DH guest blogger Henry Stewart is Chief Executive of the London-based Happy Ltd., a training company which has earned numerous awards including rankings in the World's Most Democratic Workplaces and the UK's Best Workplaces, and the Institute of IT Training's Gold medal for Training Company of the Year. Download Henry's book, The Happy Manifesto, for free, read his blog, or check him out on Twitter @happyhenry.
People work best when they're happy at work.
That principle is the core of everything we do at Happy (a training business in London, UK). Think about whether you agree with it. If you do, and I find over 95% of people do, then what should be the key focus of management? By simple logic, it should clearly be creating an environment where people are happy and feel good about themselves.
When I speak at conferences, I like to ask the audience to raise their hands if that is the main focus of management in their organisation. Generally one or two in a hundred raise their hands. (I suspect I’d get a different response if I spoke at Zappos.) Yet there is strong evidence to suggest such a focus makes good business sense.
One restaurant chain in the UK carried out research some years ago to find out why sales at some of their restaurants grew faster than at others. They found one factor stood out in explaining the difference: how happy the staff said they were in the annual staff survey.
One restaurant chain in the UK carried out a piece of research some years ago to find out what elements explained why sales at some of their restaurants grew faster than at others. They found one factor stood out above all others in explaining the difference: how happy the staff said they were in the annual staff survey. For a time they even changed their managers’ bonuses so that 50% was based solely on those staff survey results.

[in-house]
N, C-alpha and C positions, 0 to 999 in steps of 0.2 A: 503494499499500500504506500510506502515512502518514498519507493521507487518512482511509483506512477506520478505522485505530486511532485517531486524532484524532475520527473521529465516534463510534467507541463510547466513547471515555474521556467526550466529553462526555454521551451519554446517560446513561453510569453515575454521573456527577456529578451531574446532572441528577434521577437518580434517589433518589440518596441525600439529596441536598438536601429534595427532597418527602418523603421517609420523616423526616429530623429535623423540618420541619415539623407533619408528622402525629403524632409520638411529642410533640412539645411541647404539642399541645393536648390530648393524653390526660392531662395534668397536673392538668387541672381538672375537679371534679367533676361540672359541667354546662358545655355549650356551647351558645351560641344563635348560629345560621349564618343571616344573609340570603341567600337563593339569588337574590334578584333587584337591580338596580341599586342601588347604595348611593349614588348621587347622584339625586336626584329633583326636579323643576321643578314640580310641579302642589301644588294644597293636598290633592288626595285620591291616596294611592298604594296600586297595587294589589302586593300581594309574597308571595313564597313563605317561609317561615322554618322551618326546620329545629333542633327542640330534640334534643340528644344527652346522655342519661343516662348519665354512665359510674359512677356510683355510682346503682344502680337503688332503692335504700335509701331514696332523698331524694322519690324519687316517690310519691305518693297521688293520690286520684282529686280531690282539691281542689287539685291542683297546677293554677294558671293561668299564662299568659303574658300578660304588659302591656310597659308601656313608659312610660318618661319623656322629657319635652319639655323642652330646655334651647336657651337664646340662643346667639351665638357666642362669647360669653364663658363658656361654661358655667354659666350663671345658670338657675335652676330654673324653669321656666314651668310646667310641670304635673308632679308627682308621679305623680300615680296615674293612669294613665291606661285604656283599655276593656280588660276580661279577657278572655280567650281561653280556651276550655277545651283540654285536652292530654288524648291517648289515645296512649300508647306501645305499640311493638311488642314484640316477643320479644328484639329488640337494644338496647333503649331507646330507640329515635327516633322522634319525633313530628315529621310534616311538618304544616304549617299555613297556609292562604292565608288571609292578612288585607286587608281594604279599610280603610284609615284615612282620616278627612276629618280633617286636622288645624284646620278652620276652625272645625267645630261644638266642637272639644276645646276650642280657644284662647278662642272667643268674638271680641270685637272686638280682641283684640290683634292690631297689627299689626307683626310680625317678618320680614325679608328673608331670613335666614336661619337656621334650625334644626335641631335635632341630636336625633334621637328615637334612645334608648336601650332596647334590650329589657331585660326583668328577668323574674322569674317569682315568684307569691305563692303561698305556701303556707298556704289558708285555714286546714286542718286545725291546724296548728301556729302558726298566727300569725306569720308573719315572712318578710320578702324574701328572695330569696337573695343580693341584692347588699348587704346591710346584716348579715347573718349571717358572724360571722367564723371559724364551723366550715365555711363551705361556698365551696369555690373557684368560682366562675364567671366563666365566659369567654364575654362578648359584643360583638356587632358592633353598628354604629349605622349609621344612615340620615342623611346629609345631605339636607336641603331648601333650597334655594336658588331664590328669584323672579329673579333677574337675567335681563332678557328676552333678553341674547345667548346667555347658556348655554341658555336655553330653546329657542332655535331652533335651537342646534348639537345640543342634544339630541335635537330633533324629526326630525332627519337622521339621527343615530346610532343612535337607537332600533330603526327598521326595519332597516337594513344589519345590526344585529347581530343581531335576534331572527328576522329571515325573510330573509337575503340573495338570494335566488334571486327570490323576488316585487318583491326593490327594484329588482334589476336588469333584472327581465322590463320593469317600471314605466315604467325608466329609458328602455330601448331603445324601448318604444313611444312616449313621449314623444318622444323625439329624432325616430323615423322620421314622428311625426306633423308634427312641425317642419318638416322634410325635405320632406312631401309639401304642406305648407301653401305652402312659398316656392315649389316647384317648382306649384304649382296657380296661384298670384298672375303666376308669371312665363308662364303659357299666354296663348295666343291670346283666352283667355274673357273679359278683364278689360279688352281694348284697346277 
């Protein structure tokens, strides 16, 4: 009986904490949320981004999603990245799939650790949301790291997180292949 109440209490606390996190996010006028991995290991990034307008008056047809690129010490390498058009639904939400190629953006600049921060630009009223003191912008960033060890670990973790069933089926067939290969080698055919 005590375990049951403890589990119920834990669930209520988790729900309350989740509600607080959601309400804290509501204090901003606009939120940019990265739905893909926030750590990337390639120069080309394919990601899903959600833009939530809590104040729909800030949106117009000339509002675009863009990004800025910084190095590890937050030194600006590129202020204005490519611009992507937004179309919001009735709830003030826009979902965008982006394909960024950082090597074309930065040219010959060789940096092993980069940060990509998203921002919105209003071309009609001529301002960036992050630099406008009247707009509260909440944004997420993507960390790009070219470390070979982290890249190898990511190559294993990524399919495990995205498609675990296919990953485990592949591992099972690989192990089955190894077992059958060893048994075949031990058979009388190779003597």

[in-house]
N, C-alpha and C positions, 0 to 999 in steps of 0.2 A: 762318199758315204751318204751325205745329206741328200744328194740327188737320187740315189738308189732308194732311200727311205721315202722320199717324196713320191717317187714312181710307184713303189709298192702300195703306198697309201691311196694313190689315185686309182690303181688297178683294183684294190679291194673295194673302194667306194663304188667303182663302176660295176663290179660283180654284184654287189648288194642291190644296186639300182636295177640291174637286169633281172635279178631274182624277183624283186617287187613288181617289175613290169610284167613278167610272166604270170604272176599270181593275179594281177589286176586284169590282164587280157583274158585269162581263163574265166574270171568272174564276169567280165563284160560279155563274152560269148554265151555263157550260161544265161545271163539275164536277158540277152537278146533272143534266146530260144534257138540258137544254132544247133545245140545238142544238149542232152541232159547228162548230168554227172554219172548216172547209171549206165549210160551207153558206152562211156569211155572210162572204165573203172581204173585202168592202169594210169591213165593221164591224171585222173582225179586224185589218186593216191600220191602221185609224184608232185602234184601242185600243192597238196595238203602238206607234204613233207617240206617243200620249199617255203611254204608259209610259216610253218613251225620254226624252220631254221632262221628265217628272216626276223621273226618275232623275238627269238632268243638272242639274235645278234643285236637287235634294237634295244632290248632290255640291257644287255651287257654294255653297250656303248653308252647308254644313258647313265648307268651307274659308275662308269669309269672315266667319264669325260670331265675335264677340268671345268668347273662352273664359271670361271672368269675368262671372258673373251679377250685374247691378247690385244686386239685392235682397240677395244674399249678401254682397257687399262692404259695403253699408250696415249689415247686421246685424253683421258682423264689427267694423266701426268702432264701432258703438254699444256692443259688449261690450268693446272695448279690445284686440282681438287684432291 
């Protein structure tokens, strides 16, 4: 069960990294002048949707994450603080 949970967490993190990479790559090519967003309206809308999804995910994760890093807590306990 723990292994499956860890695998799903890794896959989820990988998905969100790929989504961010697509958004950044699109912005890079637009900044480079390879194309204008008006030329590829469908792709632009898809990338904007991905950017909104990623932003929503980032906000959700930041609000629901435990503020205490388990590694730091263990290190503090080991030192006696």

They still wanted to maximize growth and profits, of course. However, they believed that the way to achieve that was not to target these elements but instead to target the key factor that creates growth and profits, namely how happy its staff were. They sent a clear message to their managers: ‘Your key focus should be on making your staff happy.'
This is backed up by hard academic evidence. Alex Edman of the Wharton School at the University of Pennsylvania analyzed the result of investing in the companies listed in the Great Place to Work listings over the last 25 years. He found a difference, compared to the stock market, of 3.5% a year. An investment which would have returned $100,000 in a tracker fund would have achieved $236,000 from investing in companies that focus on creating great workplaces.
So how would your organisation be different if the main focus of management was making your staff happy? Most people respond that it would not only be more enjoyable but it would be easier to get things done and would be more productive. So what can you do to make it happen?